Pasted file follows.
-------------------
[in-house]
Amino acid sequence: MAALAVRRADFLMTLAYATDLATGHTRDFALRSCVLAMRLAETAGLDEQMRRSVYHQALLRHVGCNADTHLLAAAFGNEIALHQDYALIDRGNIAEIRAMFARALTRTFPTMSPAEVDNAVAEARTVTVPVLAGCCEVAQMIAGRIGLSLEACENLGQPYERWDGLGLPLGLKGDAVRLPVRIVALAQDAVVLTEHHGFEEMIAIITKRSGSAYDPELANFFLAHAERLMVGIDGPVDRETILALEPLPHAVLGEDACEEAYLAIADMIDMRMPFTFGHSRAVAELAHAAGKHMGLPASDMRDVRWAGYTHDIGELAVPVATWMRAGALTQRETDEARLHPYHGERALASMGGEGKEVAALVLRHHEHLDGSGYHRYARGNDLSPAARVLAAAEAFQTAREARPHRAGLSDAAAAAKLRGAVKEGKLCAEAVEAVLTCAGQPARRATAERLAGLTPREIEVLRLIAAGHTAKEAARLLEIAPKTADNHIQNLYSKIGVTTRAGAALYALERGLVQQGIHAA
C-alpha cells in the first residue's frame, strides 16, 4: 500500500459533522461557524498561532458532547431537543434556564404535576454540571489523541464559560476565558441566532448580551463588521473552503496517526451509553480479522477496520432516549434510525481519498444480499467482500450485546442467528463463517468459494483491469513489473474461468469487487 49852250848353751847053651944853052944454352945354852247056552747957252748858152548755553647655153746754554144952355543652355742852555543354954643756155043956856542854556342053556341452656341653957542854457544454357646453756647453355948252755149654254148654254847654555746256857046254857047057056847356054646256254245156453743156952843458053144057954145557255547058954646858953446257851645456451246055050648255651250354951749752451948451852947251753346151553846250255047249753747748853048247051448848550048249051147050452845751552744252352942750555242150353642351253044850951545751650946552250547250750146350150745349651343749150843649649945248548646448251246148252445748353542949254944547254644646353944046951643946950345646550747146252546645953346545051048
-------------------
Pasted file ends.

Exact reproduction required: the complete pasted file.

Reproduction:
[in-house]
Amino acid sequence: MAALAVRRADFLMTLAYATDLATGHTRDFALRSCVLAMRLAETAGLDEQMRRSVYHQALLRHVGCNADTHLLAAAFGNEIALHQDYALIDRGNIAEIRAMFARALTRTFPTMSPAEVDNAVAEARTVTVPVLAGCCEVAQMIAGRIGLSLEACENLGQPYERWDGLGLPLGLKGDAVRLPVRIVALAQDAVVLTEHHGFEEMIAIITKRSGSAYDPELANFFLAHAERLMVGIDGPVDRETILALEPLPHAVLGEDACEEAYLAIADMIDMRMPFTFGHSRAVAELAHAAGKHMGLPASDMRDVRWAGYTHDIGELAVPVATWMRAGALTQRETDEARLHPYHGERALASMGGEGKEVAALVLRHHEHLDGSGYHRYARGNDLSPAARVLAAAEAFQTAREARPHRAGLSDAAAAAKLRGAVKEGKLCAEAVEAVLTCAGQPARRATAERLAGLTPREIEVLRLIAAGHTAKEAARLLEIAPKTADNHIQNLYSKIGVTTRAGAALYALERGLVQQGIHAA
C-alpha cells in the first residue's frame, strides 16, 4: 500500500459533522461557524498561532458532547431537543434556564404535576454540571489523541464559560476565558441566532448580551463588521473552503496517526451509553480479522477496520432516549434510525481519498444480499467482500450485546442467528463463517468459494483491469513489473474461468469487487 49852250848353751847053651944853052944454352945354852247056552747957252748858152548755553647655153746754554144952355543652355742852555543354954643756155043956856542854556342053556341452656341653957542854457544454357646453756647453355948252755149654254148654254847654555746256857046254857047057056847356054646256254245156453743156952843458053144057954145557255547058954646858953446257851645456451246055050648255651250354951749752451948451852947251753346151553846250255047249753747748853048247051448848550048249051147050452845751552744252352942750555242150353642351253044850951545751650946552250547250750146350150745349651343749150843649649945248548646448251246148252445748353542949254944547254644646353944046951643946950345646550747146252546645953346545051048